Like everyone in the protopunk musical community, I'm saddened by this week's reports of Stooges guitarist Ron Asheton's passing: my heart goes out to his family, band cohorts and friends at this most difficult time.
I had the pleasure of interviewing Ron on several occasions between 1993 and 2000 for a major GOLDMINE retrospective ("Night Of The DumDum Boys: Revisiting The Stooges": March 1995), and profiles that appeared in VINTAGE GUITAR ("And The Compromise Was Nine: Ron Asheton Revisits The Funhouse": January 2000), and GUITAR PLAYER.
I also interviewed Ron for his impressions of the MC5 ("Edge Of The Switchblade: To Hell And Back With The MC5": DISCoveries, December 1995), and the year of 1974, among other related projects. We always had a good time whenever we talked.
In any band, there's always somebody who takes on the historian's role: Ron definitely fit that to a "T". I never ceased to be amazed by his crystal-clear recall of so many pivotal events in his life from 30-odd years ago. Normally, when you write articles, people's memories tend to get hazy, and they begin pulling the truth like taffy, until it's unrecognizable.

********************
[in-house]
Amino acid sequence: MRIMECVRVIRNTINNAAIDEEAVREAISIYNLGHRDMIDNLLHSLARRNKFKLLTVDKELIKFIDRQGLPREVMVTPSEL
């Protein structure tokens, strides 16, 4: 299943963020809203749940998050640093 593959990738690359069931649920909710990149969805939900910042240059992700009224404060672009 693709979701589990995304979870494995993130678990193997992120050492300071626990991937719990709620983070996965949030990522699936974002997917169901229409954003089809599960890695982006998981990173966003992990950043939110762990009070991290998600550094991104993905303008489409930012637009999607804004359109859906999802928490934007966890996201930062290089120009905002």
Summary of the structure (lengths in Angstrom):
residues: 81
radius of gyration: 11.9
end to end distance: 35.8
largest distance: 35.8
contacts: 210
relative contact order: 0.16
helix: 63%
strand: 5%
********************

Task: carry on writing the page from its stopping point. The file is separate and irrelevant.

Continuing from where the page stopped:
Suffice to say, I never had that problem with Ron, whose input made my GOLDMINE article one of the most rewarding exercises I've ever had as a journalist -- especially since reliable information about the band was so hard to come by, and many of the shopworn legends were already being recycled with a reckless disregard for the folks who created the music.
Throughout all our conversations, Ron was gracious, unpretentious, and accessible -- although, as I'd discover, that last quality could have its limits.
Once, I remember Ron saying, "Hey, I got a call from the Mayor's Office today."
"What on earth for?" I asked.
It turned out that a group of French fans had sent Ron a package, care of Ann Arbor City Hall -- "because they said that they'd know how to find me!" he said, laughing.
Stooges fans could be a dedicated lot It wasn't the last time that I'd find out -- hence, the deep and breathy answering machine message left for the unwary freak caller who'd somehow stumbled onto Ron's number: "Yes...you have reached the Asheton residence...please...leave...a... message!"